Then I stumbled across this post about traveling with kids and–cue soundtrack for light breaking through the clouds–a little golden ray started shining through. I commented on the post, admitting my terror of family tent sleeping and Free to Be replied,

…if you’re used to doing things a certain way at home, it often is a case of looking at things from a totally different angle as a camper – just as the cooking gets done in a different way, so does bedtime and babycare.

Eureka!

So damn true.

I packed that little nugget along with us and kept it as my mantra. I still doubted as we wound our way through the canyon to a campsite at the road’s end, all while enduring Cal’s cry which had turned raspy from overuse. We pulled into our site around 6 and I stumbled out of the driver’s seat, grabbed blotchy, sobbing Cal, yanked his clothes and diaper off and deposited him on the riverbank.

There was a cool breeze. Jo scrambled from rock to rock. Banged sticks on things. Threw stones at things. Cal felt the wind in his face. Splashed. Was calm.

I didn’t look at a clock for the next 4 days. We ate when hungry, slept when tired and not only survived, but enjoyed ourselves. That huge tent and the air mattresses helped too. Yes. There were nights when Cal would wake up Jo who would then wake up Cal. But AJ and I would take turns sleeping in and napping by the river. And being up with Cal at 5:30 washing dishes by the river had its own charm.

Camper

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There was a sublime joy in seeing Jo in such a fitting environment. I had a blessed break from the word “no.” Wanna break that branch? Sure. Light that on fire? Please. Hurdle that huge boulder down into the water? Just wait till that girl floats by. Ok, you betcha.

And we got deep into Roald Dahl’s The Witches. Jo saw the cover illustration of the spooky, beautiful witch at the library and was hooked. I required him to sit through my lengthy prologue about the term “witch” and it being a catch-all category for many powerful, magical, wonderful women. Once we got into it, I was struck by Jo’s fear and fascination with deadly, dark characters. Since I’m still afraid of the dark and the Wicked Witch of the West, I worry that stories like these only introduce him to oppressive, new fears, but I had the sense over and over as we read it that it was filling a deep need of his. To have a place to rest some of his knowledge that there are scary things and people out there. To be trusted with a story with some sharp edges.

When we weren’t reading in our camping chairs to the delicious white noise of the South Fork of the Kings River, we were roasting marshmallows over a campfire while Cal slept in his tented pack-n-play. In just four nights, I learned the geography and natural rhythms of Sentinel campsite #13 more intimately than those of the sweet little house we’ve lived in for the last year and a half.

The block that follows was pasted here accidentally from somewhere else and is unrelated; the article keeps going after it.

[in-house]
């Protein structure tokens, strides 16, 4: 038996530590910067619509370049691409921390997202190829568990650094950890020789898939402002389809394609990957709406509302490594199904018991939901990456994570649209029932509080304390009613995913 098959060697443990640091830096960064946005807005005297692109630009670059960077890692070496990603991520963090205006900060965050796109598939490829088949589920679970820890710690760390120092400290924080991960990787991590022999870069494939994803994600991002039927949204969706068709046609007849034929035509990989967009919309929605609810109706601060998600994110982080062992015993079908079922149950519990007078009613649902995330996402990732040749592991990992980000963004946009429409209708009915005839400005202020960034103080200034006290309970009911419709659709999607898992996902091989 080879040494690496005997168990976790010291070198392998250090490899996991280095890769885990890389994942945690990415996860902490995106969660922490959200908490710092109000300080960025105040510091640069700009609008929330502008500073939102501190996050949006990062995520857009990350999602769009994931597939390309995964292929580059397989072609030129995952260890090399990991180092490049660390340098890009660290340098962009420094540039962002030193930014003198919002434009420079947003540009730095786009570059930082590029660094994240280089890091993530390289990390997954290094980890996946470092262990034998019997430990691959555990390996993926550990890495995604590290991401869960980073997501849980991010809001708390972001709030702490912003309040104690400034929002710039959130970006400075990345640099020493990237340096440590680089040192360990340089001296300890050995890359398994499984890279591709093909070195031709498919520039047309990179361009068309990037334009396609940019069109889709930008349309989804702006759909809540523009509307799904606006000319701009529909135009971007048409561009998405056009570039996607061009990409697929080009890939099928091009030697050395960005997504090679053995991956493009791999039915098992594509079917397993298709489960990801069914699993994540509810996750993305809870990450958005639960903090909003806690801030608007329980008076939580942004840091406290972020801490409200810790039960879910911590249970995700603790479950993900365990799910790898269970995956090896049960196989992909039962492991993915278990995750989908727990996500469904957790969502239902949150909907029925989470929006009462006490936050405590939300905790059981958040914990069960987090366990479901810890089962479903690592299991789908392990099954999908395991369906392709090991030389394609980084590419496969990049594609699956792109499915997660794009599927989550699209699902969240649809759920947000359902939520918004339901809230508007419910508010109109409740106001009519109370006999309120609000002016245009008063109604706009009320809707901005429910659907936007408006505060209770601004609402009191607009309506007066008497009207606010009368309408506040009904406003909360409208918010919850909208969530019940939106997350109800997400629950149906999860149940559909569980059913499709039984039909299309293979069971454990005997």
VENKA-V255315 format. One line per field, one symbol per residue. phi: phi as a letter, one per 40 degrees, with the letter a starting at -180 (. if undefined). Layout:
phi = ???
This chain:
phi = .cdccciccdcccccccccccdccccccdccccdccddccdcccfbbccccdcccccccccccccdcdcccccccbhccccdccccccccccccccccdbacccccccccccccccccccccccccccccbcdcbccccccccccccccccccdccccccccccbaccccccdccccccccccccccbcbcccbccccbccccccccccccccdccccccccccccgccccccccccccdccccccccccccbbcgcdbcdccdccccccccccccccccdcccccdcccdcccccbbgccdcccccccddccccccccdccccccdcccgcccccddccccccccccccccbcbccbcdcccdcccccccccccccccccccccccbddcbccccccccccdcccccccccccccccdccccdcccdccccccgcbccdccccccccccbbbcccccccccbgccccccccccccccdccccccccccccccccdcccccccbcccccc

The way the cedars go from 3 dimensional swaying green giants to lacy black frames for a hundred million stars. The evening glow on the east bank of the river, just before sunset. My back pressed into the smooth curve of river rock, eyes closed in the sun, squinting the light in every so often to watch Jo jump and splash through his new river world.

Why you're all welcome in my exclusive bad boy club

For those of you who don’t keep obsessive tabs on the goings on here (gasp! You don’t?!) I’ll catch you up real quick.

I wrote about a parenting breakthrough I had with Jo who will kick, bite, hit, head-butt and then laugh when angry. The post got lots of attention, and 60 or 70 parents, mostly moms, responded about how their kids, mostly boys, did this same thing. I was so moved by all the comments and struck by this pattern of boys behaving this way that I wrote another post speculating about where all this boy raging was coming from. Then I re-wrote that post due to an insightful comment on my Facebook page about gender. I re-wrote it because I realized that while my experience is about boys and while I see and hear this happening a lot with boys, I’m sure it also happens with some girls too, and I honestly can’t imagine the additional challenges of having a girl behaving this way. So I re-wrote the parts where I generalized about boys into generalizing to kids.

Since I did that, there have been some interesting comments in the vein of “Wait?! I thought we were now in this great raging boys club and now you’re expanding it to all kids, and we’re parents of boys. I liked it when you firmly identified as a mom of a boy. Don’t stop doing that!” I also got a fair number of, “Yes, my girl is like this too, so thank you for including me.”

And I’m left here pondering what I think about all of this—the old “are boys and girls wired differently?” conversation. The old nature vs. nurture conversation. The old “how do you talk about your specific experience and bond with people like you and also keep things open enough for different voices to join in?” conversation.

So here’s what I have to say about all that.

I think boys and girls are wired differently. Boys have penises. Girls have vaginas. They have different hormone combinations coursing through their little bodies. I also think boys and girls are wired very similarly. They both have brains and eyes and hands and are human and tend to prefer macaroni and cheese over most any other food in the world.